1. Zero-Based Budgeting Method:
This is the easiest of them all. It is based on the equation, Income – Expenditure = 0.

People who can estimate their monthly income accurately or have a fixed income should use this method. Here, we add up our monthly savings and expenses and equal them to our monthly income. Zero–based budgeting is the most time-consuming because we have to account for all our expenses. For those who have been working on the budget for a while, zero–based budgeting is better because there is no room for error. However, it’s a good idea to keep some extra cash in your bank account as a precaution. Also, have at least some emergency cash on hand in case you run into a big, unexpected bill.

2. Pay-yourself-first budget method:

Another simple budgeting technique that emphasizes debt reduction and savings is the pay-yourself-first budgeting method. Under this method, we give reducing our debts and saving goals first priority while still managing to make ends meet.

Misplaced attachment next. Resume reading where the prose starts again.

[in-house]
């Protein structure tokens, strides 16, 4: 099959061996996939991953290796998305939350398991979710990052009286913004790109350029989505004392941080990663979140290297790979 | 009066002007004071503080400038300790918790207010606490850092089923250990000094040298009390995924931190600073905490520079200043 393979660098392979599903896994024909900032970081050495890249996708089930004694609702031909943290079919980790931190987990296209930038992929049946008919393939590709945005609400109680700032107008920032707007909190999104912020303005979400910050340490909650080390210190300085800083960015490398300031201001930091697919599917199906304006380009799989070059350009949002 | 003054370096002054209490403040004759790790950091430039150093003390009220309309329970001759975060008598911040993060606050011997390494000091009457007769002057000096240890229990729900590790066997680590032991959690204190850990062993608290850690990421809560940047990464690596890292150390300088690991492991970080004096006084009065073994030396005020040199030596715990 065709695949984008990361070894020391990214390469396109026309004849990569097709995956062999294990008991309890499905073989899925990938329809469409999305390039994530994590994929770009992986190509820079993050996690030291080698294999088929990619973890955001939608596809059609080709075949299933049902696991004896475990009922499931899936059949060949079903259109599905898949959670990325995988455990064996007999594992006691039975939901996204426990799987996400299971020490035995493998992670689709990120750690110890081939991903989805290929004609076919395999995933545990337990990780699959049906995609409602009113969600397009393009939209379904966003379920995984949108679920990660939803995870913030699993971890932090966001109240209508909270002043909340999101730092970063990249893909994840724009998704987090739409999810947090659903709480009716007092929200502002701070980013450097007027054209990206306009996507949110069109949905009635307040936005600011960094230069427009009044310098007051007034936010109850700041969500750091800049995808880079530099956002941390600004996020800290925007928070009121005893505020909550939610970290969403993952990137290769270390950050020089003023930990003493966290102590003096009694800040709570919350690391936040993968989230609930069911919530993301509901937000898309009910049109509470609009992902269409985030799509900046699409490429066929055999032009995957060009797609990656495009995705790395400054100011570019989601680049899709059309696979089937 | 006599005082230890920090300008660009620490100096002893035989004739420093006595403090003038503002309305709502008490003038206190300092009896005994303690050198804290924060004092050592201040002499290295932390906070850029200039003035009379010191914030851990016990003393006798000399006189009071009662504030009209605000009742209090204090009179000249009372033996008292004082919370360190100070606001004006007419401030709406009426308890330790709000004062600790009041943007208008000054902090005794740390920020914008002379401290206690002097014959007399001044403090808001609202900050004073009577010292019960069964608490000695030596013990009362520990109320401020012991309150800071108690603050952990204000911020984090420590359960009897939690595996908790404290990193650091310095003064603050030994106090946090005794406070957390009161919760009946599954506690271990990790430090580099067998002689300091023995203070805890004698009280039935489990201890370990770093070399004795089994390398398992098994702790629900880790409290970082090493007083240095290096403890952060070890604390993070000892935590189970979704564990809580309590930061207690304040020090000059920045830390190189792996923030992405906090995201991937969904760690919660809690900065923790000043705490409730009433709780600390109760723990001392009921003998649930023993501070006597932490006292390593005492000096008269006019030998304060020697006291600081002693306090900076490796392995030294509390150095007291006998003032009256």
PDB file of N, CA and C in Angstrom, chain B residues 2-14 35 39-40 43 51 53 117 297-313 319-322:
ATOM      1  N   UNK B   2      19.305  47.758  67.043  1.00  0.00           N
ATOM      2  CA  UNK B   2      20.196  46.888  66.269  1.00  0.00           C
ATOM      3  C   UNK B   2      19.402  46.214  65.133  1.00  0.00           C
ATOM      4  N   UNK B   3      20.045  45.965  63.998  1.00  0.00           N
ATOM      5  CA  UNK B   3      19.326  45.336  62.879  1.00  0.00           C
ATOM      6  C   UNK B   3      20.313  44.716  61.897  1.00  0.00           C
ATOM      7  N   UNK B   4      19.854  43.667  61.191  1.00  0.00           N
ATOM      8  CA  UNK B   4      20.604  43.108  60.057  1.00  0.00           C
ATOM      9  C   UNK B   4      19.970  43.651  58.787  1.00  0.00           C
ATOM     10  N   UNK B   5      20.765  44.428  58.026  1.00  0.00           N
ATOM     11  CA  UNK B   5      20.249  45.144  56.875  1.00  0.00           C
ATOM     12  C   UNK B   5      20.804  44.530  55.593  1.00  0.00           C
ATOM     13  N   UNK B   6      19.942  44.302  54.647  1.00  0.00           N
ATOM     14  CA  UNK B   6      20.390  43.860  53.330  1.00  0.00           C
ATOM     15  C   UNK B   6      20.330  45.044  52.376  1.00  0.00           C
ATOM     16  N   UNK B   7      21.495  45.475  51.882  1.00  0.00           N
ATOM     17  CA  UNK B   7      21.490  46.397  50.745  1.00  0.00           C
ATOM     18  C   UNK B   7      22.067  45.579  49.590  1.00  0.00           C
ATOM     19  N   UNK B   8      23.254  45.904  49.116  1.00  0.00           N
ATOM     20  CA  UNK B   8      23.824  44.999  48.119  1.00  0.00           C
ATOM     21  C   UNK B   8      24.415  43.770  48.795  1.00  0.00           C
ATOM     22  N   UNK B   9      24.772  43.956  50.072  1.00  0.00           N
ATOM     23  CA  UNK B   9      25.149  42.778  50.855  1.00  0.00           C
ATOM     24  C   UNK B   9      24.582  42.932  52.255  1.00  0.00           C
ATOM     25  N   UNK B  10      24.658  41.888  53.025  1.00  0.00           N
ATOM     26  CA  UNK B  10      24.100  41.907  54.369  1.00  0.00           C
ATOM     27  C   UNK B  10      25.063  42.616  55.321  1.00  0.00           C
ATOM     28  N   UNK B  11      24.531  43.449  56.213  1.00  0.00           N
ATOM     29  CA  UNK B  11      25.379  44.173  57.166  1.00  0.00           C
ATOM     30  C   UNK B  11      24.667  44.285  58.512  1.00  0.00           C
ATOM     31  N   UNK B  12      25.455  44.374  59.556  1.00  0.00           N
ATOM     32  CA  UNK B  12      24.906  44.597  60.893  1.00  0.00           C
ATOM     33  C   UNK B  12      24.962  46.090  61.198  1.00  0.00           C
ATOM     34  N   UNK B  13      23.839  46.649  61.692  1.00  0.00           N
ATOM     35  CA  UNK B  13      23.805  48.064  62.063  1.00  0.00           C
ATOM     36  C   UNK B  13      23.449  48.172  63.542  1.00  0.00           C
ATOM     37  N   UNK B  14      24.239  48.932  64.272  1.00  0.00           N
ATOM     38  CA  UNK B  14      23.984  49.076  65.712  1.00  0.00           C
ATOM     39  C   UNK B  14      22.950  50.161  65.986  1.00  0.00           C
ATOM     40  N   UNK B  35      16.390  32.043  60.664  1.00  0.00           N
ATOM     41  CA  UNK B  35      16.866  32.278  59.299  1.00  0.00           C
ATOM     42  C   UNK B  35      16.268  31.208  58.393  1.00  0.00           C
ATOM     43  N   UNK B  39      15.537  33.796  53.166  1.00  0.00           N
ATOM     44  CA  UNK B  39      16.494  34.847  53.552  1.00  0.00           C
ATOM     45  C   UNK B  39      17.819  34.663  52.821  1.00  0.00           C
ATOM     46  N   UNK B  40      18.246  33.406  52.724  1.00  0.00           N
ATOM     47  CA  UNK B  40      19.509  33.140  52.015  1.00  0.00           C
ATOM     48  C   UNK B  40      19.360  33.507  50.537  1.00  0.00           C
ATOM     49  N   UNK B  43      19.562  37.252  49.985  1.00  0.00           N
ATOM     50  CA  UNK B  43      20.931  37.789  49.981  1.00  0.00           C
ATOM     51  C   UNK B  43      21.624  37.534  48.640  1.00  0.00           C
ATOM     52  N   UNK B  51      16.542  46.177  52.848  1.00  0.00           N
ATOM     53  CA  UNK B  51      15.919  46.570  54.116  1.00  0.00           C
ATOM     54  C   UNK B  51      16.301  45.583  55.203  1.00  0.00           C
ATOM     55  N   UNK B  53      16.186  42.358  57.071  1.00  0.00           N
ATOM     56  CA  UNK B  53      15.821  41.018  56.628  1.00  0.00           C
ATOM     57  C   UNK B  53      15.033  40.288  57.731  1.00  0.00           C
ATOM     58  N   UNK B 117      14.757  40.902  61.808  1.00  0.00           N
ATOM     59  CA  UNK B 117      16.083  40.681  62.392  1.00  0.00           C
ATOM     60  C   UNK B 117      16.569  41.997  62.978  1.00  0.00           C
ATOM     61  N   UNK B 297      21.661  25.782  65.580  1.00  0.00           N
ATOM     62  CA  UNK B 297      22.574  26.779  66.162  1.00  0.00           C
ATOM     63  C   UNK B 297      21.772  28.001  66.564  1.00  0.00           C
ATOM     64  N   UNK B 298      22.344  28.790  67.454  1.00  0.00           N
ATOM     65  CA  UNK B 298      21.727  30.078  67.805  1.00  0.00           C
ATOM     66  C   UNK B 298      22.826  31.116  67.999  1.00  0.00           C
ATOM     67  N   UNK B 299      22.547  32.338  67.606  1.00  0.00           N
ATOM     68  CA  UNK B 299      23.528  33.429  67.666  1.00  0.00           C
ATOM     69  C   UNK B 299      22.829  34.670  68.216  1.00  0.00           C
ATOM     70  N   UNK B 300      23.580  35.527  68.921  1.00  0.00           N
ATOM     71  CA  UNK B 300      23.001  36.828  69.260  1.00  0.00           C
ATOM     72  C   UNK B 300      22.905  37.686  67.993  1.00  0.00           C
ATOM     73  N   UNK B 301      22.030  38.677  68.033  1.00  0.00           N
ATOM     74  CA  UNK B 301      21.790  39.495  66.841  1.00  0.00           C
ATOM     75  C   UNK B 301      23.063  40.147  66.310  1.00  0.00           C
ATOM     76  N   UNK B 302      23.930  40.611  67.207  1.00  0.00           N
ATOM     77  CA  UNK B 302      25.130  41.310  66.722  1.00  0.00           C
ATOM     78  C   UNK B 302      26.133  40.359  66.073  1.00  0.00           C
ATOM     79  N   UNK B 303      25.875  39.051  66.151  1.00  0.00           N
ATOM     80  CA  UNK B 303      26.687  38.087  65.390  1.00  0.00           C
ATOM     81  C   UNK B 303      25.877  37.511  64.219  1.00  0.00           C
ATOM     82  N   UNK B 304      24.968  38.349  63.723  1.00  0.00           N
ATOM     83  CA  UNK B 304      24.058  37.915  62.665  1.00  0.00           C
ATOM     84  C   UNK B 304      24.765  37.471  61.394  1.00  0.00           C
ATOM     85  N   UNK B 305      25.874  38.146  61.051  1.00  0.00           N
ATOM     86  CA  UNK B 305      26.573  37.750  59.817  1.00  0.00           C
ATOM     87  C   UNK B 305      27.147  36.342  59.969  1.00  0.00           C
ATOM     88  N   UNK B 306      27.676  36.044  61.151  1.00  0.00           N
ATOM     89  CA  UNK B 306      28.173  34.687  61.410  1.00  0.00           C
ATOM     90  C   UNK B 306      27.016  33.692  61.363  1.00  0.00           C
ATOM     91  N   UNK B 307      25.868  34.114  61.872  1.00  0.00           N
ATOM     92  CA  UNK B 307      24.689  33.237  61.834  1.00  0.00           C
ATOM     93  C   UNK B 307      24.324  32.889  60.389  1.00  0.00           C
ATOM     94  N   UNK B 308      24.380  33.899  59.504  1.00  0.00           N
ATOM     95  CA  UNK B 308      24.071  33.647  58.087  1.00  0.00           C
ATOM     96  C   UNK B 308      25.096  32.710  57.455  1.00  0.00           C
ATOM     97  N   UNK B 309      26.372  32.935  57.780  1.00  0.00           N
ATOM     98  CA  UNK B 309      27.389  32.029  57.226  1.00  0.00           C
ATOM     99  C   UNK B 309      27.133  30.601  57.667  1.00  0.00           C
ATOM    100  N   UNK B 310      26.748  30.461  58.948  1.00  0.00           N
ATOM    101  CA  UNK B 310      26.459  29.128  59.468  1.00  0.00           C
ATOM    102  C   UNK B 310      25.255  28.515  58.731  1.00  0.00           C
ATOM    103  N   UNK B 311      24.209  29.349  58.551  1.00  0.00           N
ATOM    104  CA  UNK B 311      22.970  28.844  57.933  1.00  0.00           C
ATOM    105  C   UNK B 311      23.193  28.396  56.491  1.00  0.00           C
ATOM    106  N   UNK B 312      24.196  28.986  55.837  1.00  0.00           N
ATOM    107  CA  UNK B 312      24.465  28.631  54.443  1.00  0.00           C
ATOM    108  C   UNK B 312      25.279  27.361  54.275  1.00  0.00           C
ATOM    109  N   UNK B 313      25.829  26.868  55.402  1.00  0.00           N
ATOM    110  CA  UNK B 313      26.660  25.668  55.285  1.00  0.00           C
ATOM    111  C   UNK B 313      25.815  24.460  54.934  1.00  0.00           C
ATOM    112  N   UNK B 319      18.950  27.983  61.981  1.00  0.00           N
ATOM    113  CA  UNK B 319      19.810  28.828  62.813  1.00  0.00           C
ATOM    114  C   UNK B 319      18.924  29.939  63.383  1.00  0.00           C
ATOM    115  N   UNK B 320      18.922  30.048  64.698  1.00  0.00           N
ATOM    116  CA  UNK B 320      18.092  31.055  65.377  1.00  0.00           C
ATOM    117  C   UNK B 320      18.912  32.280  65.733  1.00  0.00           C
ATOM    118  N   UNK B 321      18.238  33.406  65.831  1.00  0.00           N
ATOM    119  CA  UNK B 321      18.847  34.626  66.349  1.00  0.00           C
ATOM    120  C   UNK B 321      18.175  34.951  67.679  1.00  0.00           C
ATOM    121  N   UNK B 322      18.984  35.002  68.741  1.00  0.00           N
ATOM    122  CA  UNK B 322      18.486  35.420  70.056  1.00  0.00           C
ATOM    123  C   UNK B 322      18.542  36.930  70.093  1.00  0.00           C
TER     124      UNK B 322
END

Of course, it’s crucial to give your necessary expenditures and expenses top priority. But because you’ve already taken care of what’s most important to you, you don’t need to keep an eye on how you spend your discretionary money.

This budget works well for people who have trouble conserving money each month or don’t want to spend too much time worrying about tracking every expense.

3. Envelope system budget method:

This technique of budgeting is comparable to the zero-based budget, but there is a significant difference: Everything is paid for in cash. In an envelope budgeting approach, you create a monthly spending plan and allocate an envelope to each category of spending. Then, according to your budget, you withdraw the amount of money required to fill each envelope.

If you run out, you can’t spend any more money in that area for the rest of the month unless you take money from other envelopes. However, one should avoid ransacking other envelopes very frequently as it may have an amplification effect and result in running out of money before the close of the month.

However, it is not a profitable budgeting method for someone who is not comfortable having much cash on hand or prefers to use credit or debit cards.

4. 50/30/20 budget method: